The second set started off in Jenny’s favour… Alison seemed a little out of sorts, but she was still moving well and astounded the crowd with her signature cracking volleys. There was a little Indian girl sitting next to me who was rooting for Ali or rather the “white one” as in reference to Alison’s outfit however Jenny’s shots started coming in at 4-4 and looked completely dangerous from then onwards. It was some of the most impressive squash displayed and it was obvious the crowd was enjoying the show. It was point-for-point until 10-10 when Jenny pushed through to take it to 12-10 with a nice lob to the back for the win.

The third set saw Jenny picking up some momentum in her pace. Alison played some great deceptive shots and beautiful volleys; out positioning Jenny on numerous occasions, but it was clear that Jenny was in charge throughout. At the end of the third, Jenny was just playing winners after winners and Alison tinned the last point. It was obvious in the fourth and final set, which English lass would be the one to take a place in the finals of the Commonwealth Games. Although Alison set the pace from the start of the set, Jenny picked up 5 points in a row from 3-3 onwards. The girls were mixing the shots all up, to the delight of the crowd; our eyes found it hard to keep track of the moving all over court following the ball as it was pushed through deep lengths and high lobs to low drops and the sudden quick volley only to be lobbed back again to the back. At the end of the exhausting rallies, Alison started making some unforced errors, tinning crosscourt drives twice in a row. Having said that, this game was delightful to watch.

“Obviously it’s great to be in the Commonwealth Games final – tomorrow will be one of the highlights of my career,” said Jenny after the game.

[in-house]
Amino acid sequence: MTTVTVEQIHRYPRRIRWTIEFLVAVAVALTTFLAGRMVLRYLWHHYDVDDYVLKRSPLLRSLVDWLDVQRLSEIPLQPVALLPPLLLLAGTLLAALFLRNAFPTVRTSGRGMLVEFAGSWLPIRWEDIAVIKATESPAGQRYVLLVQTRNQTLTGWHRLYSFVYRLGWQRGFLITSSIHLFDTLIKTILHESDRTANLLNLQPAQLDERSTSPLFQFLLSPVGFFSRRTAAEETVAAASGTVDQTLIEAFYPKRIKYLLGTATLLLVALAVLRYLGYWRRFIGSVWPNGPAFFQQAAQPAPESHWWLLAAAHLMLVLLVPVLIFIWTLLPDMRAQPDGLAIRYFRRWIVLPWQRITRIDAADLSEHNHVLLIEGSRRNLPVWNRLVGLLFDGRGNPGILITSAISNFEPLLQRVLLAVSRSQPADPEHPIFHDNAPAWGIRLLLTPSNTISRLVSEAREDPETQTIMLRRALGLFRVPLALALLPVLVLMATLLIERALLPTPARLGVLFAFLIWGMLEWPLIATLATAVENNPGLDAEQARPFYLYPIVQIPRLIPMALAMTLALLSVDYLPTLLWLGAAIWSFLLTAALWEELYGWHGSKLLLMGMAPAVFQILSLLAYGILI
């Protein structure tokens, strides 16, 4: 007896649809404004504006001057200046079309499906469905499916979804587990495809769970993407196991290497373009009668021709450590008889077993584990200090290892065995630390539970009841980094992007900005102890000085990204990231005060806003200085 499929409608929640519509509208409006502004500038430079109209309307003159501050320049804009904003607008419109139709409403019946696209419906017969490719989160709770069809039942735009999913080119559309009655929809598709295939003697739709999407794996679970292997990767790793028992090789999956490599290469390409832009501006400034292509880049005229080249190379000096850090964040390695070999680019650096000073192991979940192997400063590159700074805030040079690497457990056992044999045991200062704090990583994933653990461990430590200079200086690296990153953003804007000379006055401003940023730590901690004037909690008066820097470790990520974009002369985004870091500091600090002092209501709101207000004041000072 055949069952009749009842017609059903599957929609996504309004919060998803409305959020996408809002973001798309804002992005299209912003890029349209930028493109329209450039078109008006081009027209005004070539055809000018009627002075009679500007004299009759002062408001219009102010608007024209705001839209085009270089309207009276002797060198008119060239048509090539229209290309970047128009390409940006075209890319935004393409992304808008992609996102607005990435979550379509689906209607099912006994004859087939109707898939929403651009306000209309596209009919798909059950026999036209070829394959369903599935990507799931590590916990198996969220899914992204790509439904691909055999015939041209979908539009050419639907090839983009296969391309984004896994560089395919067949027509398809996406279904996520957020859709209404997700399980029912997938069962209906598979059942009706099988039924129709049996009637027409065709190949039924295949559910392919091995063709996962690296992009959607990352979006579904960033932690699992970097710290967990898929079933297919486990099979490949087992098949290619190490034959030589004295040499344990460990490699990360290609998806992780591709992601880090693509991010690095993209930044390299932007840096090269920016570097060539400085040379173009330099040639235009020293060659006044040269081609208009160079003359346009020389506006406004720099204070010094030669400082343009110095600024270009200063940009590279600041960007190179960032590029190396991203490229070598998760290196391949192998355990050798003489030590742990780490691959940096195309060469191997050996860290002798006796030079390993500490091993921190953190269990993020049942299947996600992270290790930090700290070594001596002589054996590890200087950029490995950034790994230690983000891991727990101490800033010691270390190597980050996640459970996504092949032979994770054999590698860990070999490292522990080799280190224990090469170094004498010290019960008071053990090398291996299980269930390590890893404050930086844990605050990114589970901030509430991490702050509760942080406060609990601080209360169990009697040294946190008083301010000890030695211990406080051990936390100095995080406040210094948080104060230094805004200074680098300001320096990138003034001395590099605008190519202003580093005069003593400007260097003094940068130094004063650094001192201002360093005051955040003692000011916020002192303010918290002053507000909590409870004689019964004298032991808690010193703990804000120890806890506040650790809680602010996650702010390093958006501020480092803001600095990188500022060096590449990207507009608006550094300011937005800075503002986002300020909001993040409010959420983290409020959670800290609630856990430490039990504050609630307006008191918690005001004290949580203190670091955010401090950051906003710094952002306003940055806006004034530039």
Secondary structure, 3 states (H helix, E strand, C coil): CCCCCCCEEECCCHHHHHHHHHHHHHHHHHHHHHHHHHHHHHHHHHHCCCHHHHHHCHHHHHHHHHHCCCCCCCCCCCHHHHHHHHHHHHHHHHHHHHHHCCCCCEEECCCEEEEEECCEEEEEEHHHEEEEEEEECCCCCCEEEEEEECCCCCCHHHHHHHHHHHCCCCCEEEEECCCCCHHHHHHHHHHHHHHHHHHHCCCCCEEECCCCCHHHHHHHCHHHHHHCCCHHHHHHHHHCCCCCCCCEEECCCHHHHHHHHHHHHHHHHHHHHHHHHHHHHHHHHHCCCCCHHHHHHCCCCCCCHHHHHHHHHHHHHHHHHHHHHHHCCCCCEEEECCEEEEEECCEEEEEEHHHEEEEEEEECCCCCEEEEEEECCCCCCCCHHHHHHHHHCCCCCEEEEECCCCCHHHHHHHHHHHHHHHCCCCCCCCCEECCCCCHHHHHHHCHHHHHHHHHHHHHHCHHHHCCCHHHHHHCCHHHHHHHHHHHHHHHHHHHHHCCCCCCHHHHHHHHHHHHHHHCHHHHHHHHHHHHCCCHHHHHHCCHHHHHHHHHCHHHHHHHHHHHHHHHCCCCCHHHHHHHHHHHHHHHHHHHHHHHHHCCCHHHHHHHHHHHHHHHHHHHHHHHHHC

“It was a bit of a funny game as Ali got a twinge in her Achilles – was a bit of a tough match trying not to think of her. It was a bit unsettling, but getting the second game was really important.”

“We’re extremely competitive – but best mates off court,” she added.

However on her chances in the finals, “I’m just looking forward to it – whoever I’ve got.  I don’t think it’s really sunk in yet. I’ve felt good this tournament – I really like the court and the arena’s great, and I don’t think I’ve had too many hard matches.”

When asked if she was playing as well as when she beat Nicol David twice in 2009, “I’m never totally sure how I’m playing.  But I definitely had to play well to beat Ali – she’s a great player technically and physically.  She really dominated me in the first game.”

Winning gold would be unbelievable. It would be the highlight of my career. We’re all desperate to win gold …”

Alison Waters who will be playing Kasey Brown for the bronze commented,

“I felt a twinge in my Achilles in the second game – and this really hampered my movement.

If I’d won the second game, it would have made a big difference. I still felt I was in it – the third game was close, I felt I was playing really well.

I’m now concentrating on bronze.”

When asked if team mate Jenny would be able to win it in the finals, “I hope so – she’s playing well.”

Nicol David on the other hand delivered another straight sets win against the surprise semi finalist, Kasey Brown.

[Click to view the last few points of the game]

“I was playing really well to stay with her, moving well and hitting the ball well. I felt good and I had a really good run today.”

She had more than a good run. The overall scoreline definitely did not reflect the way Nicol was pushed by the young Australian. Kasey was working the court and made the best of what she could with Nicol’s tight rallies but was out-manouvered by the world champion at the end of the day.

Mentally Nicol is very strong – and physically too.  She’s also very quick and consistent.  You feel you have to win five points before you get one.

All this experience is going to help me in the future, maybe next time I can win gold.”

On winning the gold, Nicol humbly replied, “I’m glad to be in the final – but it’s going to be a battle. Just one more push!”